Arts & CultureBlogCulture Briefs

Rabbit Box Lets Artists Speak

Paul Cezanne, arguably the most important artist of the past 200 years or, perhaps, of all time, once stated that “the painter must enclose himself within his work; he must respond not with words, but with paintings.” The artists who lined up on Thursday night at the Foundry to participate in the latest Rabbit Box event, “For Art’s Sake: Celebrating 40 Years of the Lyndon House Arts Center,” clearly felt differently.

Rabbit Box is a local storytelling series. Participants this night included Morgan Middleton, a UGA student and a dishwasher at The Grit who curates a weekly hip hop show on WUOG; physical therapist Dantae Robertson; and artist Phillip Elie. The storytellers had eight minutes to share their tale without using notes. 

The Foundry was packed, testifying to the popularity of the monthly experience. Retirees, students, artists and families sat side by side, rapt and attentive in spite of the noticeable shortage of air conditioning. A young artist perched in a corner and scribbled out gesture studies of the crowd in his sketchbook.

Muse was a recurring theme in the stories told that night. For landscape painter Greg Benson, it came to him in the form of an anonymous old man once shouting at him, “That’s wet paint, you motherfucker!” Years later, the man’s voice, still in his head, inspired him to resume painting after a creatively dry period.

Didi Dunphy, artist, director of the Lyndon House arts Center, and curator of the Gallery@Hotel Indigo, relayed tales of youthful adventures in New York. With her characteristic Upper West Side poise, she described a chance encounter with Andy Warhol at a party given by a friend’s mom. “He had been heading around the apartment signing things,” she said, “and he had his eye on Wendy’s trash can.” It resembled a Campbell’s soup can; the artist did indeed sign it. He also signed young Didi’s arm after she, in a moment of inspiration, offered it up to him. The pivotal scene helped lead her to the decision to become a professional artist.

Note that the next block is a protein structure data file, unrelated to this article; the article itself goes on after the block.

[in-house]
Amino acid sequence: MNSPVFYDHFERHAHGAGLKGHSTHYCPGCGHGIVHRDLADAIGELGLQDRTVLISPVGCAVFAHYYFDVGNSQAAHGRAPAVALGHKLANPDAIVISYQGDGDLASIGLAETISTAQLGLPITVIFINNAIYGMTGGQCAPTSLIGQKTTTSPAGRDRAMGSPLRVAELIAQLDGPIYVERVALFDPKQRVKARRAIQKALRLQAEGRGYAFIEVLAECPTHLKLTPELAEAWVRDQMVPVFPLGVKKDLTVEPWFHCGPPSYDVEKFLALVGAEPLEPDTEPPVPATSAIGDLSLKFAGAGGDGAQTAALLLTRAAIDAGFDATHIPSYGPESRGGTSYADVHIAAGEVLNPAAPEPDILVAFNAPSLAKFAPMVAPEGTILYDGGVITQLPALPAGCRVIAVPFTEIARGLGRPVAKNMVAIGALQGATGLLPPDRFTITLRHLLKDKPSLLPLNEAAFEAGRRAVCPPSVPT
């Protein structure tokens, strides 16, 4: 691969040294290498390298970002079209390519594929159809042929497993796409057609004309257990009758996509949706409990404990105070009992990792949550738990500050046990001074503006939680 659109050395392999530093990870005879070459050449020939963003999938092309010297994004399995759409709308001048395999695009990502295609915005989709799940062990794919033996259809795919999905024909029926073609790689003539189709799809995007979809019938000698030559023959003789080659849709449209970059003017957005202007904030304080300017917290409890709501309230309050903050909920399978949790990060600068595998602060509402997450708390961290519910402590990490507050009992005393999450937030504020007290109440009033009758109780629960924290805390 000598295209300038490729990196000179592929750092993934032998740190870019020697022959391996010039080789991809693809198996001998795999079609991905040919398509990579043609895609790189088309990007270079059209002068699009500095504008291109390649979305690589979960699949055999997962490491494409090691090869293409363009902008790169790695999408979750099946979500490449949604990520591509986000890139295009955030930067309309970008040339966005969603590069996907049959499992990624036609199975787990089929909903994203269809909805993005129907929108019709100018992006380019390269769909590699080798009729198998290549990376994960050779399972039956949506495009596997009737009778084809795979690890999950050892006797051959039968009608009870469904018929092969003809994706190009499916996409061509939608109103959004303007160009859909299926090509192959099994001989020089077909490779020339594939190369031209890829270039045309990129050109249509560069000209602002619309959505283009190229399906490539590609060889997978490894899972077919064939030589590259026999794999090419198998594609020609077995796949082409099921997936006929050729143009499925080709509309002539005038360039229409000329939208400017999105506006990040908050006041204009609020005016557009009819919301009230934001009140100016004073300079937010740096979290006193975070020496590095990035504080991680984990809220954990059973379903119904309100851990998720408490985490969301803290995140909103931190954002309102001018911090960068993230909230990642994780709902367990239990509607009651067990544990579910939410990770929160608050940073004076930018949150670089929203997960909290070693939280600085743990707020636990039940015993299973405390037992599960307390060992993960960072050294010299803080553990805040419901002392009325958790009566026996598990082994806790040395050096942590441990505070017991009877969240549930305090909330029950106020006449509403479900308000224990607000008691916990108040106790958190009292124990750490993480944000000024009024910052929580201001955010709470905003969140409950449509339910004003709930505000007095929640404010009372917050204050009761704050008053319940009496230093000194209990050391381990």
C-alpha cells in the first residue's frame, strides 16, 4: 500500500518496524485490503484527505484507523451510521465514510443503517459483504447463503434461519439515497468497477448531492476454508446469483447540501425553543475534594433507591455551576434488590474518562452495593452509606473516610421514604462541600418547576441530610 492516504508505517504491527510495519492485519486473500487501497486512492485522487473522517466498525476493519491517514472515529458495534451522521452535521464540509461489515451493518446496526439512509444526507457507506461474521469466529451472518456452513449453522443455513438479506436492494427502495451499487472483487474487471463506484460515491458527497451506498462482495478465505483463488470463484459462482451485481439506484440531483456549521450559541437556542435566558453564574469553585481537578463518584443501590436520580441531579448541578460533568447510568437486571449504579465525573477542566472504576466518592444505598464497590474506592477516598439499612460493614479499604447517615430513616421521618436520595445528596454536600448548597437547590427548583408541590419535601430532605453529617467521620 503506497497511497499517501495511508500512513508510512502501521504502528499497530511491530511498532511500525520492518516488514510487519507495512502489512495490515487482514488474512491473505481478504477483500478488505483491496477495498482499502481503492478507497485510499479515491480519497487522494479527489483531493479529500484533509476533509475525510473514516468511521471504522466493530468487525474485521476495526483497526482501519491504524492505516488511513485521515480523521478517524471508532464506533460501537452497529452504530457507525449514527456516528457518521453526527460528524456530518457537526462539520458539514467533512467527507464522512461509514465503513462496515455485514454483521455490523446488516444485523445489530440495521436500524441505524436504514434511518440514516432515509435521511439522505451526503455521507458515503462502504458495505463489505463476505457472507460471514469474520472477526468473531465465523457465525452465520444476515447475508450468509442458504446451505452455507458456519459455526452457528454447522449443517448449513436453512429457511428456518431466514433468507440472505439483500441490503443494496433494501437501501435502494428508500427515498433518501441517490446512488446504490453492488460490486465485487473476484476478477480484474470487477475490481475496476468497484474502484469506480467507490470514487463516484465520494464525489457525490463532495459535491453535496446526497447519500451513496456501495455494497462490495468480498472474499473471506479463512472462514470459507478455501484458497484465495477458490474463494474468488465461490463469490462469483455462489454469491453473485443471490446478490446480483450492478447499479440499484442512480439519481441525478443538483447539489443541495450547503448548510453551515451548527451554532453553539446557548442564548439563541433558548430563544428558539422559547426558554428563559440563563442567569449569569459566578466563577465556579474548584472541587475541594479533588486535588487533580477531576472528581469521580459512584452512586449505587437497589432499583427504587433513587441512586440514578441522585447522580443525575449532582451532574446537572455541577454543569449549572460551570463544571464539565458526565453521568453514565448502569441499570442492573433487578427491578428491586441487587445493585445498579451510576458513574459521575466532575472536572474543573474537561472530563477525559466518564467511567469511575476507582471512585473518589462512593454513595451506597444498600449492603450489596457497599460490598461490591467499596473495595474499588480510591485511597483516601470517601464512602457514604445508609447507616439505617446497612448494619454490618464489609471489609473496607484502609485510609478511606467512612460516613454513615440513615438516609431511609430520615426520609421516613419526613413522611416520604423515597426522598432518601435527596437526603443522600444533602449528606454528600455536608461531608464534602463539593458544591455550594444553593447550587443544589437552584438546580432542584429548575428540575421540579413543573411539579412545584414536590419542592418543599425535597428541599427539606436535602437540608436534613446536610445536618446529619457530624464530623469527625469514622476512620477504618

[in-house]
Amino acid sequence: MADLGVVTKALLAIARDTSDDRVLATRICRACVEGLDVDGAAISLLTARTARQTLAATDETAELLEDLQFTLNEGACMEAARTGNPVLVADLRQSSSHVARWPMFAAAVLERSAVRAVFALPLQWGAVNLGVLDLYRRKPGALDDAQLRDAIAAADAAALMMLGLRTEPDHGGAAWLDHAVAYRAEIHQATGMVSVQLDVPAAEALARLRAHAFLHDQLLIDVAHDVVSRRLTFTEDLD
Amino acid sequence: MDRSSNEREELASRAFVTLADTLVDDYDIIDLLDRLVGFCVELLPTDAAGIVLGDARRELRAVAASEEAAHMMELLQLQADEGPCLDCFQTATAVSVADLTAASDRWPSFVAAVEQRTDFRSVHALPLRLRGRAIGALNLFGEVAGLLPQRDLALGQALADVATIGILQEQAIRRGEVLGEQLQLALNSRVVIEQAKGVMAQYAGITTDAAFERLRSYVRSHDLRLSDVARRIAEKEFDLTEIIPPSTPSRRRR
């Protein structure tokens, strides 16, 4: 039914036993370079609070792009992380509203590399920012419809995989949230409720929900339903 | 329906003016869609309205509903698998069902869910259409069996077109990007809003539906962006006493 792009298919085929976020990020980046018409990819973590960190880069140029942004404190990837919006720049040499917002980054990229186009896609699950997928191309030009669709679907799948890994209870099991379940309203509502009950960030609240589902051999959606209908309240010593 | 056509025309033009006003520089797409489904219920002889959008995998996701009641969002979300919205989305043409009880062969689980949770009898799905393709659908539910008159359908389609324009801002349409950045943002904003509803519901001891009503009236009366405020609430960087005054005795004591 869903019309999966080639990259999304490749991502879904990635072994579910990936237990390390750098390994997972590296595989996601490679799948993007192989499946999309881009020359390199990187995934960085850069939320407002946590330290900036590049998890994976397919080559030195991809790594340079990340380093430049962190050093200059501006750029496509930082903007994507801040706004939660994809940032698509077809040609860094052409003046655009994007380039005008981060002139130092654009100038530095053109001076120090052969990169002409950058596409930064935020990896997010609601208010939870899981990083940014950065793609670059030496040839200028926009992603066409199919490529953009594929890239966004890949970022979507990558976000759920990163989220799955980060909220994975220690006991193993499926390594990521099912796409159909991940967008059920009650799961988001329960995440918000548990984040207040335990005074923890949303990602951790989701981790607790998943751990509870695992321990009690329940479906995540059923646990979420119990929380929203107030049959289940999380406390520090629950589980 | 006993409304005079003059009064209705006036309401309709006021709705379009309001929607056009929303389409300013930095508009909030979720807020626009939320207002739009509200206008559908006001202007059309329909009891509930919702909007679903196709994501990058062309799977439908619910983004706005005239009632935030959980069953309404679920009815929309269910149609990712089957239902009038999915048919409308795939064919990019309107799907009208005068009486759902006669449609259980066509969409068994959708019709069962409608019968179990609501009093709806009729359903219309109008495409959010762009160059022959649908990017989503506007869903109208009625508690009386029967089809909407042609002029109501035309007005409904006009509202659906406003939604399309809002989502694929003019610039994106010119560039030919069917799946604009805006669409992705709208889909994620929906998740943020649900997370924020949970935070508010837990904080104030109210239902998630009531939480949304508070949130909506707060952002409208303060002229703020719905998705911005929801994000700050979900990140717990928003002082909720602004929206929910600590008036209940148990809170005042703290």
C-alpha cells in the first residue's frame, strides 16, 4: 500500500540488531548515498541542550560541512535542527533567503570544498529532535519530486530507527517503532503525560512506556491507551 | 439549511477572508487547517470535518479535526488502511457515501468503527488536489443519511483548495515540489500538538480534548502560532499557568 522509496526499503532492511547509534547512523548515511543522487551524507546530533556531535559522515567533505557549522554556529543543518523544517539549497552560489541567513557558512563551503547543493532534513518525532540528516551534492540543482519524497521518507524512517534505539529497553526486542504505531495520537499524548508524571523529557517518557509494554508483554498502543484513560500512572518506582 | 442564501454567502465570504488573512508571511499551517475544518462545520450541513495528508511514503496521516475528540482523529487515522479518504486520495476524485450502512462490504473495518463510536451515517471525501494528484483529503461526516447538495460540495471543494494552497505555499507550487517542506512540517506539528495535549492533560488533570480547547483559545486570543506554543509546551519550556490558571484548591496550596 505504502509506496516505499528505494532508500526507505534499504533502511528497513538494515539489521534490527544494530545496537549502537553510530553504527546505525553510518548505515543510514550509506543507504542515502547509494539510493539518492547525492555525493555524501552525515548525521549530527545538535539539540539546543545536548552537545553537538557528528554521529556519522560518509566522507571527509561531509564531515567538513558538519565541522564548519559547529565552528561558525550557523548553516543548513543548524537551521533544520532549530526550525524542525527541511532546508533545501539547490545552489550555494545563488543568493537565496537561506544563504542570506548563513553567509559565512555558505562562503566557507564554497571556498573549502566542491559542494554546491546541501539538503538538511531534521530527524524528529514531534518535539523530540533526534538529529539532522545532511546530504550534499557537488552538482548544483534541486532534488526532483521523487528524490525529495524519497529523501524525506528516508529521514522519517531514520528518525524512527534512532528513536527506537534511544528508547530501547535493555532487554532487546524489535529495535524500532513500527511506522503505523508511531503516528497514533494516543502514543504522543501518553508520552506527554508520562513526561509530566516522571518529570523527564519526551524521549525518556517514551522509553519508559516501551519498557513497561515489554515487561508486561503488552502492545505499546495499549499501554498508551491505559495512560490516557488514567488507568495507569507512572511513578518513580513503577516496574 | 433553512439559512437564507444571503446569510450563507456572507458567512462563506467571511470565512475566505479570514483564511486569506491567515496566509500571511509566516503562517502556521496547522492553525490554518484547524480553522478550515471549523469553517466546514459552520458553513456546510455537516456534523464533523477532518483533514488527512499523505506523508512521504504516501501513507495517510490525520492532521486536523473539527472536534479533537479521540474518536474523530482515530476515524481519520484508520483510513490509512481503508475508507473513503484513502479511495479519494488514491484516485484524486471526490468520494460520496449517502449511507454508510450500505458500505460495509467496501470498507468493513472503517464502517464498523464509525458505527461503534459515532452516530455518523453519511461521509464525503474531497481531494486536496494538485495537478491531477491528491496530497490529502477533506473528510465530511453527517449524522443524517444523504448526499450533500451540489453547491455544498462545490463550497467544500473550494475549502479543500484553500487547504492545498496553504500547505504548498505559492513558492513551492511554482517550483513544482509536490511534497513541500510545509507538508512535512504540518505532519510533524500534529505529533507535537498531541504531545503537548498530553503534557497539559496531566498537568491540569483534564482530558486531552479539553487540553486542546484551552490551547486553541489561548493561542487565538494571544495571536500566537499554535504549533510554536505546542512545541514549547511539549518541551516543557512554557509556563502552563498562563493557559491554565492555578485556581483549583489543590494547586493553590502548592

Writer Elsa Durusau recalled finding the inspiration to live and make music after a deep experience viewing a work by Vincent Van Gogh at the High Museum as a teen. “The loneliness and death were still there [in the painting], but the joy was there, too.” Many people in the audience were clearly moved by her words.

Georgia Museum of Art public relations coordinator and member of the iconic Athens alternative band Pylon, Michael Lachowski,  paid homage to the Lyndon House Arts Center. He credited it with providing him with a sense of validation through participation in the center’s juried shows. “We [Lachowski and the late Randy Bewley] took that validation and turned it into Pylon.”

Lauren Fancher, a digital media artist and a confident storyteller with a wry voice, displayed her  jaded humor in a story about a grant-funded art exhibit in Augusta which was censored. The show’s content, which included a bible with a nail through it, inspired a minor uproar in the local press. She ended the tale by saying, “We’re not a bunch of drug-crazed artists. We’re just artists. And we need your attention.”

If you need some attention, Rabbit Box is seeking storytellers for future events. Upcoming themes include “Summer Lovin’” on Thursday, Aug. 13 and “Busted!” on Thursday, Sept. 10. For more information, visit